“Polls have consistently shown resistance to letting gays serve,” Frank said. “But that resistance has dropped precipitously over the past 17 years. The news is the trend towards tolerance.”

However a Military Times poll in December 2008 found that 58 percent of U.S. troops do not want gays to serve openly in the armed forces. Ten percent of respondents said they would leave the armed forces if the ban were lifted and 14 percent said they would consider doing so.

Polls of soldiers in the United Kingdom similarly found that as many as two-thirds of soldiers said they would consider leaving the service if gays were allowed in, but the British military reported that very few soldiers actually chose to depart when the ban was lifted in 2000. There was significant resistance among senior officers, while younger personnel tended to be more open to allowing gays to serve.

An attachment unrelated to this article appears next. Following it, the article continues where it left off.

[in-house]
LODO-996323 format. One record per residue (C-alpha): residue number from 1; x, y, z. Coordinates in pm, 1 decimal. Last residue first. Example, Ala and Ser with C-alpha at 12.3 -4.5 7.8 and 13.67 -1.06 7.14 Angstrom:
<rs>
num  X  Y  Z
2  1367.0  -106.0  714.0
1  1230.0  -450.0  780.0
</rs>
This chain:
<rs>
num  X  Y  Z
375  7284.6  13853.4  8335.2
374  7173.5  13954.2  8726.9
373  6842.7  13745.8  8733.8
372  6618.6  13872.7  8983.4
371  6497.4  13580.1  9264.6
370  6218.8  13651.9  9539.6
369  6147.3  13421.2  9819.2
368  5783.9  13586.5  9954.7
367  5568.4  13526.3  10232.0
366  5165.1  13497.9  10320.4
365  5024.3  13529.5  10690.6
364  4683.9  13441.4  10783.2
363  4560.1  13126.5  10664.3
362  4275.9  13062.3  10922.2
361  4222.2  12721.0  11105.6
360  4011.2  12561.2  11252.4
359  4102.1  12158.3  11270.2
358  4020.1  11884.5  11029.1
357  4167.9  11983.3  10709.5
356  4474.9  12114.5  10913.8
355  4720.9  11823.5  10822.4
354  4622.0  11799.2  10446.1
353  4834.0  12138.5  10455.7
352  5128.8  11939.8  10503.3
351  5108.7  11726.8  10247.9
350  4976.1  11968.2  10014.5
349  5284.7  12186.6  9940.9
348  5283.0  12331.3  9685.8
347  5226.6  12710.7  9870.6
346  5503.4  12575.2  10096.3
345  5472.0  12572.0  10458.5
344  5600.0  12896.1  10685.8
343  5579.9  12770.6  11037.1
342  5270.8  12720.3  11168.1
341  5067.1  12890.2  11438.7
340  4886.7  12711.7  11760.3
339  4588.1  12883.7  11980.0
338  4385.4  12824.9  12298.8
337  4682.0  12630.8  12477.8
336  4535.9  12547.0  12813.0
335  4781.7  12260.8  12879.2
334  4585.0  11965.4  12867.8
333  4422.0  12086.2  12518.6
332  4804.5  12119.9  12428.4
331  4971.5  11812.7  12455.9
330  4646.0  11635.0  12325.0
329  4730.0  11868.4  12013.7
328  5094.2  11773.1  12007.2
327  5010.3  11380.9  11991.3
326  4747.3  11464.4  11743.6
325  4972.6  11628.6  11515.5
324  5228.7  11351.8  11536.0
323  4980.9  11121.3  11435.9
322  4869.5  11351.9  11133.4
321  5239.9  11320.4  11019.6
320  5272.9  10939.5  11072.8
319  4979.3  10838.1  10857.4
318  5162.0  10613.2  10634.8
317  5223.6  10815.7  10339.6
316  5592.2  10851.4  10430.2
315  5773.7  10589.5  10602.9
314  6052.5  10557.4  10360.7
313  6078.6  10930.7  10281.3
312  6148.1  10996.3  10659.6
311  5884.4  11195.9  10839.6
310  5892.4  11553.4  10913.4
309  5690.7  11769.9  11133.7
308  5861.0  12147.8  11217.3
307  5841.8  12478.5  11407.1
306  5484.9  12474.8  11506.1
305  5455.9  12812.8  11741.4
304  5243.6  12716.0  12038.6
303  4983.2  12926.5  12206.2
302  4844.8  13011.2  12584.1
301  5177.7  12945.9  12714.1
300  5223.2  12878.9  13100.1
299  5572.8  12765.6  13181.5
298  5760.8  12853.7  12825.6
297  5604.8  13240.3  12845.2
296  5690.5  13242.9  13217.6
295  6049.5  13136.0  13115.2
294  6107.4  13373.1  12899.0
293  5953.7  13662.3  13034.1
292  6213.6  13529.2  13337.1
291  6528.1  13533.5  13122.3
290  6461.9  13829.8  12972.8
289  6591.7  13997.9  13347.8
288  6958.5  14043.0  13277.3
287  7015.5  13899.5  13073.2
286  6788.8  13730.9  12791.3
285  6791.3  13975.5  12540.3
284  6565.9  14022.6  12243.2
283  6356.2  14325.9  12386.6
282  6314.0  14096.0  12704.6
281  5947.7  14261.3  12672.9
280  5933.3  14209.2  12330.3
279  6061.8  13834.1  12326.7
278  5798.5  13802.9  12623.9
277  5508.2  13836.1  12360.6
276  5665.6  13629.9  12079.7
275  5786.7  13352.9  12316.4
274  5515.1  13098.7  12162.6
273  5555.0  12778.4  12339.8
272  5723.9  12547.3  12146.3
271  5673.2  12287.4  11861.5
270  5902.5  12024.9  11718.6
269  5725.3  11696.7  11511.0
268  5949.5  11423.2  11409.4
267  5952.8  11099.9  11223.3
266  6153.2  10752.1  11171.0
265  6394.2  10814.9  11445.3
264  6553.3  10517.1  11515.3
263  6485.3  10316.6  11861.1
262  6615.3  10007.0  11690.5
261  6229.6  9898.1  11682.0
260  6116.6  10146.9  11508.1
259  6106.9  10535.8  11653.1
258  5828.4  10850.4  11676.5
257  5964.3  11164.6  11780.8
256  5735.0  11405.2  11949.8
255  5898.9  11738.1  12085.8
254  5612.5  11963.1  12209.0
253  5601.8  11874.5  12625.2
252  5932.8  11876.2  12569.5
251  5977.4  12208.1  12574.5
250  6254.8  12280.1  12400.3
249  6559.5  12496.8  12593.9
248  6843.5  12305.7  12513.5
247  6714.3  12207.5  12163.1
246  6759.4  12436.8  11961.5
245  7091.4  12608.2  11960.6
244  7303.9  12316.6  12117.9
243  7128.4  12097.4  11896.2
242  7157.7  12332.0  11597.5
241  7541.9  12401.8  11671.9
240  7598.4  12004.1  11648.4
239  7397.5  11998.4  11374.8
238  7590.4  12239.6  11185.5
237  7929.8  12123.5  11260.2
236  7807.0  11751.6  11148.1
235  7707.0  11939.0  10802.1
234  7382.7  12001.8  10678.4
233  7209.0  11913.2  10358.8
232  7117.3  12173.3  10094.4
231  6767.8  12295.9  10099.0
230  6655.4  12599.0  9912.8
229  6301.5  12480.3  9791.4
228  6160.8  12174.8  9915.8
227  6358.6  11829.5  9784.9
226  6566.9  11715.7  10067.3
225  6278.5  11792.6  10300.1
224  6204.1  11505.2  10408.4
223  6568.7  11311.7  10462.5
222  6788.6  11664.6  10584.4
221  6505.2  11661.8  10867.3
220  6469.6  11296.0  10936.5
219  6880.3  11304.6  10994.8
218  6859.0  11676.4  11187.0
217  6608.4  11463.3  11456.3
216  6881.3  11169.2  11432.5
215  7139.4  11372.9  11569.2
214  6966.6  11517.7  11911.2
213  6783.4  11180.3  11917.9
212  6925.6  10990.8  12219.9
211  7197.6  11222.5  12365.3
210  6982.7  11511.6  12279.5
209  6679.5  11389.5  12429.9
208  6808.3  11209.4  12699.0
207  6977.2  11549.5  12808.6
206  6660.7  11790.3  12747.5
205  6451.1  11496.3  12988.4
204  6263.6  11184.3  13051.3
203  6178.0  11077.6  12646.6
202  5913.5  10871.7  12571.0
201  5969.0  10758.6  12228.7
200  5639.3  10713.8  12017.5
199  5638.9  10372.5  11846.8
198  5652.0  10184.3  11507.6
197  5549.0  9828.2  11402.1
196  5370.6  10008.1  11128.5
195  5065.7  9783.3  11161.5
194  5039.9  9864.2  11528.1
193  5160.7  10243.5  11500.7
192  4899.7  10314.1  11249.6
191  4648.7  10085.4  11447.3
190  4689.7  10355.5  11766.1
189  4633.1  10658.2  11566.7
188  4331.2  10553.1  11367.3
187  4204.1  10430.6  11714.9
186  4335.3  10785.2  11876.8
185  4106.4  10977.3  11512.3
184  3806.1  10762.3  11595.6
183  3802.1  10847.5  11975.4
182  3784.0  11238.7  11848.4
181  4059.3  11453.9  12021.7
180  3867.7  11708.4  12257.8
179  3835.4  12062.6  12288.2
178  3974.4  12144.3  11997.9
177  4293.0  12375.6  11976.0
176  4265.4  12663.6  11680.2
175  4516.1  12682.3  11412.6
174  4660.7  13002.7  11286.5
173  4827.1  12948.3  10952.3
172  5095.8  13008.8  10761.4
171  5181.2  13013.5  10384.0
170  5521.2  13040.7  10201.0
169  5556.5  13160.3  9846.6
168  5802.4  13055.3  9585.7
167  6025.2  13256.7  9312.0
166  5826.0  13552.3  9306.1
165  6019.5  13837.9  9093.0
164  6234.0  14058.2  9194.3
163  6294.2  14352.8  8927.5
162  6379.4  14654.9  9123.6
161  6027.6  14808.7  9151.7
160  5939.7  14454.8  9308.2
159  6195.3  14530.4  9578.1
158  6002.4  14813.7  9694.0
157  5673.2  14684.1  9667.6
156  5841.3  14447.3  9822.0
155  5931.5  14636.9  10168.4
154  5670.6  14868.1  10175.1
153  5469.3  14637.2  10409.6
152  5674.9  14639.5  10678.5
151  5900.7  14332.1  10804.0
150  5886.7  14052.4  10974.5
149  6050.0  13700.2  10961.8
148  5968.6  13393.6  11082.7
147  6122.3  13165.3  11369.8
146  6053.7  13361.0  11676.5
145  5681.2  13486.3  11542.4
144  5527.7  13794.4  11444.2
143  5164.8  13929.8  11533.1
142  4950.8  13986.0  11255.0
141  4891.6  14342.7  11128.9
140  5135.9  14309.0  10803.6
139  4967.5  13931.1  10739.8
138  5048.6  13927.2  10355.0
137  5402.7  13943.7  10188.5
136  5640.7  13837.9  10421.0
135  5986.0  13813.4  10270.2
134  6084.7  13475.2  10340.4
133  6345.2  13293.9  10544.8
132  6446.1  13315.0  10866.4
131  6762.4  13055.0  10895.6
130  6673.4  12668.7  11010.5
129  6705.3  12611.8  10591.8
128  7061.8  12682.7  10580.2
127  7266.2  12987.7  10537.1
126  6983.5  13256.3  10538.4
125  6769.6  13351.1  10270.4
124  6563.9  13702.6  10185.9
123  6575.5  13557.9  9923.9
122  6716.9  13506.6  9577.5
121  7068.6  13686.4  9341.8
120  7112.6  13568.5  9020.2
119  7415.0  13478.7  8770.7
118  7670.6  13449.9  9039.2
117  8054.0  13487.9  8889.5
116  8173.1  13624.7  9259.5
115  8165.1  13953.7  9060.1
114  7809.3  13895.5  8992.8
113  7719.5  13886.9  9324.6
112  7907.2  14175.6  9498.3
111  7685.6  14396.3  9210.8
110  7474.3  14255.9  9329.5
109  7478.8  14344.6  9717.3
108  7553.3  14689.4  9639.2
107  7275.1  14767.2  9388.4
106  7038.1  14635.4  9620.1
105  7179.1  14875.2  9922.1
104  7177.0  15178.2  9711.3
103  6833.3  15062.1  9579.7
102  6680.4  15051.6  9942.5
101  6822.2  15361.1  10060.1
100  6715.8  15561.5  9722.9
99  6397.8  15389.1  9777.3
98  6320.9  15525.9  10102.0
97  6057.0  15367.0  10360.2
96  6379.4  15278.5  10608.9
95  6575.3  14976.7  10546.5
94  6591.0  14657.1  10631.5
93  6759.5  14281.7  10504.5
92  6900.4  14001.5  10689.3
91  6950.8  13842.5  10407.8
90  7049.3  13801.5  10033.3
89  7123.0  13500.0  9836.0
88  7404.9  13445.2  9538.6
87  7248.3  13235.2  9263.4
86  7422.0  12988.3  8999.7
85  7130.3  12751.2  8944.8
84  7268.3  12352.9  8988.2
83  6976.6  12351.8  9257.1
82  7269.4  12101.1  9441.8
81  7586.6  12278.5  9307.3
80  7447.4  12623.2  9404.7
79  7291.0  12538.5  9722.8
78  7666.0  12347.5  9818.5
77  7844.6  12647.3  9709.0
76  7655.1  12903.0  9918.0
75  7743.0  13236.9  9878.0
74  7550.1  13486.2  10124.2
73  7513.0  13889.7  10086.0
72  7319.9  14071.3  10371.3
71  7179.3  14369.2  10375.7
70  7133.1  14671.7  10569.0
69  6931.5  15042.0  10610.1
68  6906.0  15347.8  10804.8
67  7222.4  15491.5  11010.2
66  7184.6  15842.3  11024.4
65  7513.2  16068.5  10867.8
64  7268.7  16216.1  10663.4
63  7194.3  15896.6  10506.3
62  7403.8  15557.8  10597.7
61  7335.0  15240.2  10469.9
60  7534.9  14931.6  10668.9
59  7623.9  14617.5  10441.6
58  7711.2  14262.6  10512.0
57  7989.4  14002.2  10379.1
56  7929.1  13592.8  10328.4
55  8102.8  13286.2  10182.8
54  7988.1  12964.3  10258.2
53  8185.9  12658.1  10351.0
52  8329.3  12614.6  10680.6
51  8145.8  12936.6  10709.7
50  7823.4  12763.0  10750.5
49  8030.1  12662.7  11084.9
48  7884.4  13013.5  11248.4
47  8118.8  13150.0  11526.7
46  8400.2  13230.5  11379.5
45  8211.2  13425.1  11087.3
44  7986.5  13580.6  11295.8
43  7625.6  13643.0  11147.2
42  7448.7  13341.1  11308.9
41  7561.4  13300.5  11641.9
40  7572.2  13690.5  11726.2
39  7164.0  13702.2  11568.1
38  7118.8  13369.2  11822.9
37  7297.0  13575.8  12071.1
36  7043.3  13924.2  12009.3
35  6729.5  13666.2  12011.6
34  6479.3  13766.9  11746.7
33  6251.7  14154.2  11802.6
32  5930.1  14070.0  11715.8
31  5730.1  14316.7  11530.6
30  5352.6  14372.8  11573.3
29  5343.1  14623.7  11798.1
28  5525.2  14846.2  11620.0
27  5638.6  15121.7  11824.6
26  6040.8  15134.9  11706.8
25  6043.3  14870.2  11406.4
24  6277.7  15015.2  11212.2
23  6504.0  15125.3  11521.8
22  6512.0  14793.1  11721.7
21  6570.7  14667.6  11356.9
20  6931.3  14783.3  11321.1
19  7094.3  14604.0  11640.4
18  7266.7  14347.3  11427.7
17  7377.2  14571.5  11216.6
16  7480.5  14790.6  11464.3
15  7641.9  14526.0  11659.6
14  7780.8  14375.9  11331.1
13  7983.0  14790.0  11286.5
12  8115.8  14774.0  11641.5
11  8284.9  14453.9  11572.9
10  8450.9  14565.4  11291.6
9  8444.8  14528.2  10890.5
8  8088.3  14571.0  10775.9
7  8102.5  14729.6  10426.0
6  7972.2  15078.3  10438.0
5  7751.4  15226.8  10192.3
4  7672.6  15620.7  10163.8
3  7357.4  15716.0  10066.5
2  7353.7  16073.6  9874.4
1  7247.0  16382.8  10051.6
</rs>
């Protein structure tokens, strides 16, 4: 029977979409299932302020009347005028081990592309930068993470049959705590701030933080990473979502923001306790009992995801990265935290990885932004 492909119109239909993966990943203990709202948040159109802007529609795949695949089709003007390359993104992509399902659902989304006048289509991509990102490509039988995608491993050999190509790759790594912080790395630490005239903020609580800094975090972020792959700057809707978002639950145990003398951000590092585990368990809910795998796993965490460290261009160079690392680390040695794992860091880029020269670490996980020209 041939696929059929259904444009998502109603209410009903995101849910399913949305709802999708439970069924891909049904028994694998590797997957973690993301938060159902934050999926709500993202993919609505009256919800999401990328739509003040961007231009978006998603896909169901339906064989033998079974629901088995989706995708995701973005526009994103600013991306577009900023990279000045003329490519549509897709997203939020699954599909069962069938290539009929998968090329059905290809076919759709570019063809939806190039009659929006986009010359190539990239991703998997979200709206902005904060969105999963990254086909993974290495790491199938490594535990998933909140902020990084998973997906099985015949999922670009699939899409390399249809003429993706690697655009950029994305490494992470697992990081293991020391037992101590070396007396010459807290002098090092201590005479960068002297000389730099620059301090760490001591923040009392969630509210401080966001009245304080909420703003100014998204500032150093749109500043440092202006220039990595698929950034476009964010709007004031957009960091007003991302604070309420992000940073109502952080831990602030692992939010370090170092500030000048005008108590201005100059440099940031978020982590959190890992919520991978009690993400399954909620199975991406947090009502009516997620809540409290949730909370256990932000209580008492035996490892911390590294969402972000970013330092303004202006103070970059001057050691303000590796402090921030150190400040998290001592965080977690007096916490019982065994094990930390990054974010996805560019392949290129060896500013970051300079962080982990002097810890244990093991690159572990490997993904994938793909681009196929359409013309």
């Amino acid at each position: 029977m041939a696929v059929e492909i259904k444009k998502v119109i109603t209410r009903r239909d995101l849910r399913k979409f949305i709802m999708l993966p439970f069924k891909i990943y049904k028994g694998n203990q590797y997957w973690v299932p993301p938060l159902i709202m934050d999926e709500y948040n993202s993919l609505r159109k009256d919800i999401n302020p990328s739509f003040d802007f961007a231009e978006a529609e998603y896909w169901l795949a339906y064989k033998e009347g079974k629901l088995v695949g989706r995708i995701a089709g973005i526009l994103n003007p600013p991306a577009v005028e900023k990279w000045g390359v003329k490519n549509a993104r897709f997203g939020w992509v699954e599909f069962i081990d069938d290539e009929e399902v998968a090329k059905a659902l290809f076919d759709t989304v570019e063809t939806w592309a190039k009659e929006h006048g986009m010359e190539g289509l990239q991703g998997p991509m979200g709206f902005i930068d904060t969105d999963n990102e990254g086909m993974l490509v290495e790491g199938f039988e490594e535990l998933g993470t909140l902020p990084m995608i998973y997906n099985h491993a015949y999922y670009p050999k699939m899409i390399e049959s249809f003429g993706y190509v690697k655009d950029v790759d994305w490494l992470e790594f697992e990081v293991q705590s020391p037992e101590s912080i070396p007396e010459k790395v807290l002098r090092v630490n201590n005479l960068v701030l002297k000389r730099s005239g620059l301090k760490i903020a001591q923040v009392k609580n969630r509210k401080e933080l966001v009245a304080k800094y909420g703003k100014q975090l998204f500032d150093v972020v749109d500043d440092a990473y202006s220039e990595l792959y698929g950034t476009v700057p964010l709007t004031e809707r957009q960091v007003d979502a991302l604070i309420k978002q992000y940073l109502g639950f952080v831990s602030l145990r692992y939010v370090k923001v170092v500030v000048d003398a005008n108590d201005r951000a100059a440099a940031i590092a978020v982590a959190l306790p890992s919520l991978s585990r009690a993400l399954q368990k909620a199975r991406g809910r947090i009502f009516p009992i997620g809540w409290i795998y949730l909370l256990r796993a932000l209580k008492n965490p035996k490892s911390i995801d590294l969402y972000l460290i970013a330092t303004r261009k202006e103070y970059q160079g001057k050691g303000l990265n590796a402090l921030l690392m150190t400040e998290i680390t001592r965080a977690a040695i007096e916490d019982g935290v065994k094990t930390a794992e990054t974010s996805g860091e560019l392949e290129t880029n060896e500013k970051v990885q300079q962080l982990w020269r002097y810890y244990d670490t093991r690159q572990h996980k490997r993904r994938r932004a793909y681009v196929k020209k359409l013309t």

Elaine Donnelly, president of the Center for Military Readiness, a non-profit think tank that specializes in military family issues, said her organization opposes Don’t Ask Don’t Tell but supports a full ban on homosexuals in the military. She expressed confidence that the ban would not be lifted and referred derisively to the Military Readiness Enhancement Act introduced by Rep. Patrick Murphy, Pennsylvania Democrat, which would allow homosexuals to serve openly, as the “LGBT Act”.

“It will not be repealed, even Barney Frank says they don’t have the votes,” Donnelly told The Daily Caller on Friday. “What I’m concerned about is them taking incremental steps to repeal the law and doing so in a way that would invalidate it, such as stopping enforcement.” Donnelly said not enforcing the ban on gays in the military would constitute Obama and Gates breaking their oaths of office.